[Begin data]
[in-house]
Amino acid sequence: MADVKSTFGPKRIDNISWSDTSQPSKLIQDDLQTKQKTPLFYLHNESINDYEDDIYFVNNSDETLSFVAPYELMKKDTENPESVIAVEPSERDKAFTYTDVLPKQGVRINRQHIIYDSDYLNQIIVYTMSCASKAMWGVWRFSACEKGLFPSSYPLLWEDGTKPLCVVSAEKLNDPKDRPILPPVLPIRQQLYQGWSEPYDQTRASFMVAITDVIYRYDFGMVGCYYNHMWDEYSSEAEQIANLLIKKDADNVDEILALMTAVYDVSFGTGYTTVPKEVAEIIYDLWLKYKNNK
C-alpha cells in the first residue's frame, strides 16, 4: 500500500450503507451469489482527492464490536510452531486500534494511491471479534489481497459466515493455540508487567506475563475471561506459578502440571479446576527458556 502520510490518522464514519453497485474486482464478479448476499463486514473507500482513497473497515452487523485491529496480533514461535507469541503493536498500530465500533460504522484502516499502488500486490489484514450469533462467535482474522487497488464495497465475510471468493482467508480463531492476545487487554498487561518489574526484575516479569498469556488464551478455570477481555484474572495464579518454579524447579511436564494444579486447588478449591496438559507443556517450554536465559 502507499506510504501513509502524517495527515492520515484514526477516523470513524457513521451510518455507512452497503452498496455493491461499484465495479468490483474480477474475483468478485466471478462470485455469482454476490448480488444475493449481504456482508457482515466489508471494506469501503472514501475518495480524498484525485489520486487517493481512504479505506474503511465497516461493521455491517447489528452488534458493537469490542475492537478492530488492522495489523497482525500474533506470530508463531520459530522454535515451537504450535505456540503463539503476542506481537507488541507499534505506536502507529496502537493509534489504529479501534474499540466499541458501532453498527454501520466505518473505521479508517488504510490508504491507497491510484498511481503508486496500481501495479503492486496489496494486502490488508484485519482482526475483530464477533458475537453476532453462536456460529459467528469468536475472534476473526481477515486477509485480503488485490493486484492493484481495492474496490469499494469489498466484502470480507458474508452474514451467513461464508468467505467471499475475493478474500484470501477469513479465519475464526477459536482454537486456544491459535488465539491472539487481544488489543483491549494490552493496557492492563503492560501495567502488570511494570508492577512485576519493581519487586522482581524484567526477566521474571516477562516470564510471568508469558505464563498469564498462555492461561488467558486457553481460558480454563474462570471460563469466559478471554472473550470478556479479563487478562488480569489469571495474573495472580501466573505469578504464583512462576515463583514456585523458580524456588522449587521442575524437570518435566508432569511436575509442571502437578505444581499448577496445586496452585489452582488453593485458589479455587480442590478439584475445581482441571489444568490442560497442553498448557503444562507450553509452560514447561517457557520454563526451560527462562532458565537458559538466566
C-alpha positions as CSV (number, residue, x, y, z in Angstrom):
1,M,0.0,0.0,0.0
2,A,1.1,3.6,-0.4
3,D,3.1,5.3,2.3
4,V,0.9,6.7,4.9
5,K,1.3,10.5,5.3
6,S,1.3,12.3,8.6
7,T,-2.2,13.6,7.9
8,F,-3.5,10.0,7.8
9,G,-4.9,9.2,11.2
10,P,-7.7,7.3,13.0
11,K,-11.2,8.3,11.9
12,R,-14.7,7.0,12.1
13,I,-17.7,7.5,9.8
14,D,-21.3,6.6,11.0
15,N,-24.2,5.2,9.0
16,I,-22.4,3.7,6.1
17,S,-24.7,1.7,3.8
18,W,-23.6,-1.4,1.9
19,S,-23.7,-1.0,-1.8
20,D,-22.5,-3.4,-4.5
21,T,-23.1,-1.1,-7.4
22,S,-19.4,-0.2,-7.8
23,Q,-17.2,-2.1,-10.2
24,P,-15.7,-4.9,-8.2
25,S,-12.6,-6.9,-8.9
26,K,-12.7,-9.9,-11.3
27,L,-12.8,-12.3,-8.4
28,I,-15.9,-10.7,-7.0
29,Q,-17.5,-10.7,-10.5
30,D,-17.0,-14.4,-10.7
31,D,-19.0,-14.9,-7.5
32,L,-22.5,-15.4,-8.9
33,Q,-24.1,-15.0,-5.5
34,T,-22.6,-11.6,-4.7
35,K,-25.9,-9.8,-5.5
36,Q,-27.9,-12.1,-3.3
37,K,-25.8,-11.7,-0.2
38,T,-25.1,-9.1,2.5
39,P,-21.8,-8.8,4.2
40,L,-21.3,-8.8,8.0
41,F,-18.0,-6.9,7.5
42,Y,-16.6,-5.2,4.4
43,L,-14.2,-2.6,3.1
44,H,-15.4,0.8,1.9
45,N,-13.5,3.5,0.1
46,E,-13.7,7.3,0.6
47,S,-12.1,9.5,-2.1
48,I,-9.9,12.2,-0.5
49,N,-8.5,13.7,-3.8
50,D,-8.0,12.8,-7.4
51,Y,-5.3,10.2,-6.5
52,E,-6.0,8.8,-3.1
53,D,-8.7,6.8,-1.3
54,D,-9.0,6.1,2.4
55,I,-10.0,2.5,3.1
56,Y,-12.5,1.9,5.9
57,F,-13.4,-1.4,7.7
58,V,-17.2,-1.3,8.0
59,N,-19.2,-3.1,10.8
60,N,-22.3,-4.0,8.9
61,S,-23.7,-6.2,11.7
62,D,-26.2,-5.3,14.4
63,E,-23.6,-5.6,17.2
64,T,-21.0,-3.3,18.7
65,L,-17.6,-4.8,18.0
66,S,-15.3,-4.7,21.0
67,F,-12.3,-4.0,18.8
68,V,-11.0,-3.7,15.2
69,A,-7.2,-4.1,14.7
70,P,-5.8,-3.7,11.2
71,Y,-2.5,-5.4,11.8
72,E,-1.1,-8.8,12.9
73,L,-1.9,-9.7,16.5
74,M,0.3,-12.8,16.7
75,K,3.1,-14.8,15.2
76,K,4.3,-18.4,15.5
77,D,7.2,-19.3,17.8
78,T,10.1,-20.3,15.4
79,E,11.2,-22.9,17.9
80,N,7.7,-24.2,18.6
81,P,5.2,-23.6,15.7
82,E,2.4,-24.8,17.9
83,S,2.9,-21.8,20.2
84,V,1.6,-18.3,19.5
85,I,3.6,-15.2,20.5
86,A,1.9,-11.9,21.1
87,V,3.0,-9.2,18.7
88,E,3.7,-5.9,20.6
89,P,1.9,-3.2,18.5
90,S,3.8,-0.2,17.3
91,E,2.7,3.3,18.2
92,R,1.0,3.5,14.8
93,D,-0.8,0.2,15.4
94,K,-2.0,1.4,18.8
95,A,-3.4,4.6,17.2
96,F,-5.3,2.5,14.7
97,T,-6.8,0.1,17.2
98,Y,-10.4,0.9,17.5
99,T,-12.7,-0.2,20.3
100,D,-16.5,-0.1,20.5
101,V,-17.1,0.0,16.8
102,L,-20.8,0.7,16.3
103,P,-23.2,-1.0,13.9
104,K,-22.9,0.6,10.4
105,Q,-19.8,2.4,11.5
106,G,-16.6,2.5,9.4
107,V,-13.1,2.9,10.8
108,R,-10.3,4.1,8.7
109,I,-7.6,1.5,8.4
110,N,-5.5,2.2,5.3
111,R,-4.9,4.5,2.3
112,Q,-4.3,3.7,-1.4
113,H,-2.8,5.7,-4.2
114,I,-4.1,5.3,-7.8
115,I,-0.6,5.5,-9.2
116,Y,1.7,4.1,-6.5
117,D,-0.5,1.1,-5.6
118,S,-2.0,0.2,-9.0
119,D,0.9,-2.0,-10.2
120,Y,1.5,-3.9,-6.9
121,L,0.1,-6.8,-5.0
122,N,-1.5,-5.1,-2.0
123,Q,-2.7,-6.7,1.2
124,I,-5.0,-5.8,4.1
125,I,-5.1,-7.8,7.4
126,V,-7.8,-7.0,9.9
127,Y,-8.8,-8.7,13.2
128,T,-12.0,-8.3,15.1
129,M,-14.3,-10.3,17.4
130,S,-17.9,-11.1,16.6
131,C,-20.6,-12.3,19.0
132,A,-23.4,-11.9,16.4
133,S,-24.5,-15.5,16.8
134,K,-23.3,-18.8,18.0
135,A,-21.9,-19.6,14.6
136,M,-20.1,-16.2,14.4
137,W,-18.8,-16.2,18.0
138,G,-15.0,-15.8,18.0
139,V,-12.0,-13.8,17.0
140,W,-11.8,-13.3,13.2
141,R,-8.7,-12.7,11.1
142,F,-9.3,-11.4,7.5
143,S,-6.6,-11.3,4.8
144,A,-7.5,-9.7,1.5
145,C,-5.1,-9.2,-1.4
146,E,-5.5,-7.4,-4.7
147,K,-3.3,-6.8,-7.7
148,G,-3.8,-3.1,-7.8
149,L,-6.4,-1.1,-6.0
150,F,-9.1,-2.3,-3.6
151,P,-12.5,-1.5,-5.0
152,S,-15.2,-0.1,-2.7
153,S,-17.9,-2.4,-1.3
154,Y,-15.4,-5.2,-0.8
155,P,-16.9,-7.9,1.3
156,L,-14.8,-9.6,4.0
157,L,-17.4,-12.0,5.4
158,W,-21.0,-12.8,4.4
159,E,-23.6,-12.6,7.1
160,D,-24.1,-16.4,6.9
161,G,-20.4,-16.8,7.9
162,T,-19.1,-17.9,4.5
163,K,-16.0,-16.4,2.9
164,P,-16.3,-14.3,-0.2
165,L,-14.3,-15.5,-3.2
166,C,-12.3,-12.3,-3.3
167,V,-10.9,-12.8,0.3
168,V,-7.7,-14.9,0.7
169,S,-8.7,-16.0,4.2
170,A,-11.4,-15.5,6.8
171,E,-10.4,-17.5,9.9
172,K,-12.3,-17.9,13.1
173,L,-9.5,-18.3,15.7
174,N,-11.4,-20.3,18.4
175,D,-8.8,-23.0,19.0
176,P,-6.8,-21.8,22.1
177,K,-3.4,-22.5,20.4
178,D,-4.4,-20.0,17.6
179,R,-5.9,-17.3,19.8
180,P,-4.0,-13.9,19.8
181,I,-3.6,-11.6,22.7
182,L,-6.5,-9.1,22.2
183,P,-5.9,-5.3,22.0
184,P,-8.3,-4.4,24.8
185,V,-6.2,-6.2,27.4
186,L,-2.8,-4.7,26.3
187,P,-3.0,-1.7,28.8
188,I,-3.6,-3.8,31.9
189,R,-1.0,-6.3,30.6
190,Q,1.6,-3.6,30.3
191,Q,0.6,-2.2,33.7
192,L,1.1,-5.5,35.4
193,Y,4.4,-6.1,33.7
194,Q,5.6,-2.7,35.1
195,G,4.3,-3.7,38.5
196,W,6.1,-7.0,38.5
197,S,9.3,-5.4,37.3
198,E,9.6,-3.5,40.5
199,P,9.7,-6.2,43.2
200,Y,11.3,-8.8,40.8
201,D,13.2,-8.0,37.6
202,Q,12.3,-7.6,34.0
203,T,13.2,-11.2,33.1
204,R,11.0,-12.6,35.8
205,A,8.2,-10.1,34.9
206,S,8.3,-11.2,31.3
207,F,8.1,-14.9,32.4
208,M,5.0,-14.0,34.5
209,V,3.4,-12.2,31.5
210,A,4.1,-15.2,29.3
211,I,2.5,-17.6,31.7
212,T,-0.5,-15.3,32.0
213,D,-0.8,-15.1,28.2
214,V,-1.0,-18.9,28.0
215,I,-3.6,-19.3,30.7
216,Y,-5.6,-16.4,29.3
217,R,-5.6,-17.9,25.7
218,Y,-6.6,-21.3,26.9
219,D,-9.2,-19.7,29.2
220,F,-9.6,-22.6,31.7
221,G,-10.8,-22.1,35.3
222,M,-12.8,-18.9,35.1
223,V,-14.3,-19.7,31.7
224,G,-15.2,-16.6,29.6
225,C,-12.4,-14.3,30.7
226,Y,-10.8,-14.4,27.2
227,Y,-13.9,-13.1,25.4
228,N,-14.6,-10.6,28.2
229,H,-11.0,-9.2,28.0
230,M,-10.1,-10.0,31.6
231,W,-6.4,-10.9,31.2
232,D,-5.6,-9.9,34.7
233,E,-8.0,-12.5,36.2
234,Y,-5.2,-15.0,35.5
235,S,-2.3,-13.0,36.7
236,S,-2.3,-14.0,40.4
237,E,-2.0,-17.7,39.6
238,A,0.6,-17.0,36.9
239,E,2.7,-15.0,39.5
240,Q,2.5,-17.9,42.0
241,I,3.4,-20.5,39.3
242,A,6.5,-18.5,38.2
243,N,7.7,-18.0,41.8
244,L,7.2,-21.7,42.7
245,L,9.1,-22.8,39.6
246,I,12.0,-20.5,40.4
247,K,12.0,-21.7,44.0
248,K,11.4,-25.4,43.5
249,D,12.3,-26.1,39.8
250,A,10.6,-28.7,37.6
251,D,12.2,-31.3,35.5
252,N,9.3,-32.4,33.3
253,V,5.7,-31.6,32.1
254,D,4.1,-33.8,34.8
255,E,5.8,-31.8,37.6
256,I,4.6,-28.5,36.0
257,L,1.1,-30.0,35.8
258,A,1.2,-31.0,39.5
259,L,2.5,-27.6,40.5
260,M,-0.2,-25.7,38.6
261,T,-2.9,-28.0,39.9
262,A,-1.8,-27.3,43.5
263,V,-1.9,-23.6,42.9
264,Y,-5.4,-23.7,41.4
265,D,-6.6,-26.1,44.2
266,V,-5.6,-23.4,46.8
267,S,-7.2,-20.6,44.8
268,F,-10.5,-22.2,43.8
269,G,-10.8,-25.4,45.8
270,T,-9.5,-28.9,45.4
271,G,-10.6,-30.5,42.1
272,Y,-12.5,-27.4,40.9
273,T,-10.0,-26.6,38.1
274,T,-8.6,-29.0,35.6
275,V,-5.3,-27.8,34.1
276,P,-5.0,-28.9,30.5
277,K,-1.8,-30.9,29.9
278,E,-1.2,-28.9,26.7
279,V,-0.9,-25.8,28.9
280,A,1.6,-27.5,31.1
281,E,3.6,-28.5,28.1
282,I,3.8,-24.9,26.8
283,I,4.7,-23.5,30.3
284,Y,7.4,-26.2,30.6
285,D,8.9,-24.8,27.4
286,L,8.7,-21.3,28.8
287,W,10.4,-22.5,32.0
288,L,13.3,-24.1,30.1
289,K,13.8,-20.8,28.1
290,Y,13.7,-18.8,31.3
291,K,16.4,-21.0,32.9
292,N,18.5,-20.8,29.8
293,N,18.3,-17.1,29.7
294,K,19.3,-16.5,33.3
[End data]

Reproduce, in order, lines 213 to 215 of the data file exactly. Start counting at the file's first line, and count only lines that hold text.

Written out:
209,V,3.4,-12.2,31.5
210,A,4.1,-15.2,29.3
211,I,2.5,-17.6,31.7